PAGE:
Many companies have cited a local skills gap as one of the major bottlenecks to growth particularly in Information Technology (IT).
As unemployment rates continue to rise, many companies have cited a local skills gap as one of the major bottlenecks to growth particularly in Information Technology (IT).
This has led to a new push to build the next generation of skills needed to plug the widening gap.
Experts concur that the nature of work is evolving, and that is why so many technology-related jobs remain hard to fill.
This, is as industries from manufacturing to agriculture are reshaped by data science and cloud computing.
Jobs are now being created that demand new skills- which require novel approaches to education, training and recruiting.
Skills matter for all of these new positions, even if they are not always acquired in traditional ways.
“Organisations around the world today are dealing with disruptive changes in business and technology that are having a major impact on economies and employment. As many companies in the East Africa region are creating markets and revitalising industries, there are new dynamics shaping the global labour market,” said Mr John Matogo, University Relations Leader for East Africa at IBM East Africa in an interview in Nairobi last week.
Citing International Business Machines Corporation (IBM) in helping bridge the technological gap in the country, Mr Matogo said through IBM’s Africa Skills Initiative, over the last two years, about 2,000 university students and faculty members have achieved certification in Kenya.
“Already, 5,838 students from various local universities and 576 faculty members have undergone training on various technologies with nearly 2,000 students and faculty members achieving certification,” said Mr Matogo.
The partnership between IBM and universities in Africa is meant to train and certify faculty members and students in the areas of the latest emerging technologies to better align university curricula with the IT industry needs and trends.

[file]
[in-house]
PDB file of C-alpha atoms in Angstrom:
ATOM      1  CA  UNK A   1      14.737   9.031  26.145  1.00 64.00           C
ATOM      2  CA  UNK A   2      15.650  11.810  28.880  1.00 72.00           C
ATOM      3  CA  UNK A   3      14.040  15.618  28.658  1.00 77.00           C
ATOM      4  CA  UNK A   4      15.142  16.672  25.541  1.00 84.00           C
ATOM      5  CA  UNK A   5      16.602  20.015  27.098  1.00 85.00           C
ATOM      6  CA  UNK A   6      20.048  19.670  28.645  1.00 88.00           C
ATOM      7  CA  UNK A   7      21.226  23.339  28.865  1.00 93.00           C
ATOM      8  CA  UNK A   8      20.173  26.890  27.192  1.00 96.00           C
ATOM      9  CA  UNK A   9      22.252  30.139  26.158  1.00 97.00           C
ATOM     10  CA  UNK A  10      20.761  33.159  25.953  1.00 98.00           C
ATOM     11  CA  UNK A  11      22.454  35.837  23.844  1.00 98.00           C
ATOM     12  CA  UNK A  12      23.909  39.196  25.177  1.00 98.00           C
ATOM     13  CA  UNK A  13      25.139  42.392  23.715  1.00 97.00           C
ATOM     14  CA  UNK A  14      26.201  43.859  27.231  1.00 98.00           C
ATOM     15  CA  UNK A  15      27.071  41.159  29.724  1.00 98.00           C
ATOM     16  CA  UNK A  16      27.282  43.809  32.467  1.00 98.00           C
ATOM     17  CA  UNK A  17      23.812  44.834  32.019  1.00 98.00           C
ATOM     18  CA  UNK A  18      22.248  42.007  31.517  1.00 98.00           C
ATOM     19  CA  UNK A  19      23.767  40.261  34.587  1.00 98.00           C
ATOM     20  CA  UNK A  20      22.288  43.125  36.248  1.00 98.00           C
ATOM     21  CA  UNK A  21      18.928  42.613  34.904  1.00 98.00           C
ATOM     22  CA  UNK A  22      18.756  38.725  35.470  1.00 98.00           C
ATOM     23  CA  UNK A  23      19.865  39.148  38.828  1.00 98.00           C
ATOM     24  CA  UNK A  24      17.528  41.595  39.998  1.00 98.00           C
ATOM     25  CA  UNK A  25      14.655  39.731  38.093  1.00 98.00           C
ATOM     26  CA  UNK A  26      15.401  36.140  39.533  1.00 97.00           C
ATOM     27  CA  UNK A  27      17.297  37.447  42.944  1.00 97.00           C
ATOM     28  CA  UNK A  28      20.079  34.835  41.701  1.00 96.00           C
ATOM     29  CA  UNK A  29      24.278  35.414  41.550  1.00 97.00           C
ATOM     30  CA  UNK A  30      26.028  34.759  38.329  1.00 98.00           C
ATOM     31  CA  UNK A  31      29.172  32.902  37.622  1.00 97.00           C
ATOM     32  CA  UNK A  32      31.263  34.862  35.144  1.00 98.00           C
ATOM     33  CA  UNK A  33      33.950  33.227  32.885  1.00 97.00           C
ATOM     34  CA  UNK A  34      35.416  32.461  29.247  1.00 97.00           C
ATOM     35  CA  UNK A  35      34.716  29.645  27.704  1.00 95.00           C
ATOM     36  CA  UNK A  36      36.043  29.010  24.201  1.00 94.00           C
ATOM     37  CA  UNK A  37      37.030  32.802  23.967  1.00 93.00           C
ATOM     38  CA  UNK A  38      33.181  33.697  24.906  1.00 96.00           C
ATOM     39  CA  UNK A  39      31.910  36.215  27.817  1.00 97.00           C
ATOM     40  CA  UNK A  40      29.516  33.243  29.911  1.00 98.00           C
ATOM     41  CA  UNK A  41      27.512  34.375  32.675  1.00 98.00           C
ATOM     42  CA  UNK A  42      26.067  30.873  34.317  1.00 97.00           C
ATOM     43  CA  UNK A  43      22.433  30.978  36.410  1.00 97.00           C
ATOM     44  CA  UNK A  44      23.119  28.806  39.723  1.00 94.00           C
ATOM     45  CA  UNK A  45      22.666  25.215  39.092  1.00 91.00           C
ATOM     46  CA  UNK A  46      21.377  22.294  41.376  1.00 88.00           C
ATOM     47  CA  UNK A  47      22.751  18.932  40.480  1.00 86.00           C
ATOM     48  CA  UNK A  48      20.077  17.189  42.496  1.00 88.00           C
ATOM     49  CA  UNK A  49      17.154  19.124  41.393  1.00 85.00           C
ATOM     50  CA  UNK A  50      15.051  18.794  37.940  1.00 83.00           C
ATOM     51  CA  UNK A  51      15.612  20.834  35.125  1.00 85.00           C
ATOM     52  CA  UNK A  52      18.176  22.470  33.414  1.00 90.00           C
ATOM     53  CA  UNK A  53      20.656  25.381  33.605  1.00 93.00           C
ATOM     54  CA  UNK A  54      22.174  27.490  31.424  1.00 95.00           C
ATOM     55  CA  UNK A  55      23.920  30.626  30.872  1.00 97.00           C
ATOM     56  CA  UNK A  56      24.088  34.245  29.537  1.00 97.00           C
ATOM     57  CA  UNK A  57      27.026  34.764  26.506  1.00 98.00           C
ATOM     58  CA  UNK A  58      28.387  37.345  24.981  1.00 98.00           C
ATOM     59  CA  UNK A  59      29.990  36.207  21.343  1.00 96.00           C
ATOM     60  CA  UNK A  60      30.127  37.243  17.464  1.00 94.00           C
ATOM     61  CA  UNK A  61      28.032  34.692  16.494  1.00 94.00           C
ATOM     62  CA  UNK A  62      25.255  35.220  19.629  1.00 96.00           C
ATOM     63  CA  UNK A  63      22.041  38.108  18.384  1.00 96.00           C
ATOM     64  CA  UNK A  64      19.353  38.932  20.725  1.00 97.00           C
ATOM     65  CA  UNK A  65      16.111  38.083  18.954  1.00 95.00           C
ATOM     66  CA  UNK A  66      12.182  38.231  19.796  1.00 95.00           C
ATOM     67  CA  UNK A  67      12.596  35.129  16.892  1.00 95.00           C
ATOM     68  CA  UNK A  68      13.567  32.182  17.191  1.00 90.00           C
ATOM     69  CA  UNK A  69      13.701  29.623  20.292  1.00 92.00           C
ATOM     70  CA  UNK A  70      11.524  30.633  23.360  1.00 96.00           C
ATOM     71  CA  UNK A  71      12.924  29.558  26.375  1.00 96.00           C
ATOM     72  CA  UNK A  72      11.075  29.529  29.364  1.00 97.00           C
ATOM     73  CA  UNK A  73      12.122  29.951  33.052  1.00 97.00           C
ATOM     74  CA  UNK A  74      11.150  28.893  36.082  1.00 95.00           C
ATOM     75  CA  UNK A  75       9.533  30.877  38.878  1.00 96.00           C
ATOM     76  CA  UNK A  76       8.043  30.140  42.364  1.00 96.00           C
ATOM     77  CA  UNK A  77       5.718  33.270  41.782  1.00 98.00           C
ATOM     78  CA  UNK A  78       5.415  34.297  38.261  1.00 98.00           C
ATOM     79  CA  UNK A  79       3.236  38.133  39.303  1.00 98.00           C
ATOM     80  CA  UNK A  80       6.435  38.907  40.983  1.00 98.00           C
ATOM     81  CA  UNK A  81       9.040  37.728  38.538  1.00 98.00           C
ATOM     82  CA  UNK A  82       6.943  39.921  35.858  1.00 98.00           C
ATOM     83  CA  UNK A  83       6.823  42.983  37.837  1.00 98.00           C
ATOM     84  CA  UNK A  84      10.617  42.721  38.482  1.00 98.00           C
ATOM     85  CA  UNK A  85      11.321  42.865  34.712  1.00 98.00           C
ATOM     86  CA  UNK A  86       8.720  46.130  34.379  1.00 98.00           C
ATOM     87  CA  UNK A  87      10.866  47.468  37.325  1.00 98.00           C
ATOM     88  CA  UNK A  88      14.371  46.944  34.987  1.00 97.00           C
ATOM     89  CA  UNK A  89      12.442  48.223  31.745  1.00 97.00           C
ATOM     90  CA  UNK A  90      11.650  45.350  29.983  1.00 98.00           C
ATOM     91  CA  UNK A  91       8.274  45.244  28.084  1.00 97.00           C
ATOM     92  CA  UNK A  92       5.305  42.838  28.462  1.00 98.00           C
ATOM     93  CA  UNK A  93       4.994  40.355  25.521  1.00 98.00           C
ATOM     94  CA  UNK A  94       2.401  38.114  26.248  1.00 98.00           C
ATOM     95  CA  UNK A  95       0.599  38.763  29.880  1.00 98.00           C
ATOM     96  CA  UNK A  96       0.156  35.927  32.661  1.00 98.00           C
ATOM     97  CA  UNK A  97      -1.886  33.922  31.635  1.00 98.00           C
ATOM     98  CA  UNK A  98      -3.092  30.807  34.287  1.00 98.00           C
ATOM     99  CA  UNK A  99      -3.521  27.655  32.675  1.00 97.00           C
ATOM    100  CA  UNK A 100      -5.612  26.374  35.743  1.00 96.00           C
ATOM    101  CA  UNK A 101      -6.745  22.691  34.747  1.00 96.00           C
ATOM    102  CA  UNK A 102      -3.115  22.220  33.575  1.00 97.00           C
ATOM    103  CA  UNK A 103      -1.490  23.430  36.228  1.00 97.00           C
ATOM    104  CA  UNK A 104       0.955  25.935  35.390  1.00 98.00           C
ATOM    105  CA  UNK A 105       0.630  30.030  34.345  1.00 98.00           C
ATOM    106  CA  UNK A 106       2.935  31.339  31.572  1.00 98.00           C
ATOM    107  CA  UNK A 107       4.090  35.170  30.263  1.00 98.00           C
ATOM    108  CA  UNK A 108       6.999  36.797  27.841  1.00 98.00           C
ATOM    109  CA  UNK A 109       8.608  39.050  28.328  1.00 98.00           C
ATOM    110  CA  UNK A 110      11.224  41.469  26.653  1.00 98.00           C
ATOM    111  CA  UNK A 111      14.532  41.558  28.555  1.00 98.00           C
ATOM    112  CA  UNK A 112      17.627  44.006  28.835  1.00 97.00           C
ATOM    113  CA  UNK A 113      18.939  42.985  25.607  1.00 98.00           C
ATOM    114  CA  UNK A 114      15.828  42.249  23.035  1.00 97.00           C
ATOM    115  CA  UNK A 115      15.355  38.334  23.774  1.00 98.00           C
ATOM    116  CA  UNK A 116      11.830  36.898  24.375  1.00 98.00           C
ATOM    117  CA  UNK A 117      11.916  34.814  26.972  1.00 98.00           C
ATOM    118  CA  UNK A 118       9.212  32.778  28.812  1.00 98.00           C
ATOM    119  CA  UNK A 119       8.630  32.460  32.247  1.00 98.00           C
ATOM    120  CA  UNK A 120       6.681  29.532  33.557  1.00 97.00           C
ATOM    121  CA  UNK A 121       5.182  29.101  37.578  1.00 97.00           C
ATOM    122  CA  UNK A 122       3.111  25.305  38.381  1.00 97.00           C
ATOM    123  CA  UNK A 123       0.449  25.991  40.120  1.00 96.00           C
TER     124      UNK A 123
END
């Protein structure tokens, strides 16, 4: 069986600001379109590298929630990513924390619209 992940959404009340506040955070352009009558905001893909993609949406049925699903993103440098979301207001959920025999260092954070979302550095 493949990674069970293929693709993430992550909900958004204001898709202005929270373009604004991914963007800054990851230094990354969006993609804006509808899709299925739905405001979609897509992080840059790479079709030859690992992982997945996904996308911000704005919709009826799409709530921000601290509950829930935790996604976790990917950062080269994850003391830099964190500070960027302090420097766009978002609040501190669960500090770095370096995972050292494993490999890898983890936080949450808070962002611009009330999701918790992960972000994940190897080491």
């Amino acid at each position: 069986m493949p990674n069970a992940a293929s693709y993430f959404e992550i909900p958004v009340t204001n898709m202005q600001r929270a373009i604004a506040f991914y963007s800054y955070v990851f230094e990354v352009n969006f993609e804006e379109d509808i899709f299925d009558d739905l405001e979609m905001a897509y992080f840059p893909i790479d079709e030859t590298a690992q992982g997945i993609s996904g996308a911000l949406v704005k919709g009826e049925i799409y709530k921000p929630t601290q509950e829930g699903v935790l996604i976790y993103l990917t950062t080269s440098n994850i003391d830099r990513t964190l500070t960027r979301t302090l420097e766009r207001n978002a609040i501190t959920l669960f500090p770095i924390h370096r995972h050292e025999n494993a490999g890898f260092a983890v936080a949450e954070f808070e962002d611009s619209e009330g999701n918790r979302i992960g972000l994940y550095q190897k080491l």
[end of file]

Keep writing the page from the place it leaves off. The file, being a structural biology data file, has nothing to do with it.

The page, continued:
This initiative covers areas such as business analytics, information management and big data, mobile computing, cyber security, cloud computing, and Web 2.0 application development.
“The objective of the programme is to prepare the students for a career in the IT industry, build local capacity according to international standards in new areas and provide an environment for continuous technical update,” said Mr Matogo.
IBM has been collaborating with the Kenya Education Network (Kenet), which is the National Research and Education Network (NREN) of Kenya.
Kenet is licensed by the Communications Authority of Kenya (CA) as a not-for-profit operator serving the education and research institutions.
Through Kenet, IBM is working with local universities in skills building.
In the collaboration, Kenet has provided hardware on which IBM hosts the cloud labs environment for the skills programme.
In exchange, IBM has donated a P8 system to further extend the cloud lab environment. The partnership has made Kenet a strategic partner for the delivery of the IBM skills program in the country.
The 2017 Human Development Index (HDI) by United Nations Development Programme (UNDP) indicated that nearly four in every 10 Kenyans of working age have no jobs – the worst level of unemployment in the region.
The UNDP report indicated that 39.1 per cent of the Kenyan population of working age are unemployed. It, therefore, warned that soaring unemployment in the region, especially in Kenya, risks breeding runaway crime and violence.
According to Kenya Economic Outlook 2017 report by Kenya National Bureau of Statistics (KNBS), last year, the economy generated a total of 832,900 new jobs of which 85,600 were in modern sector, while 747,300 were in the informal sector.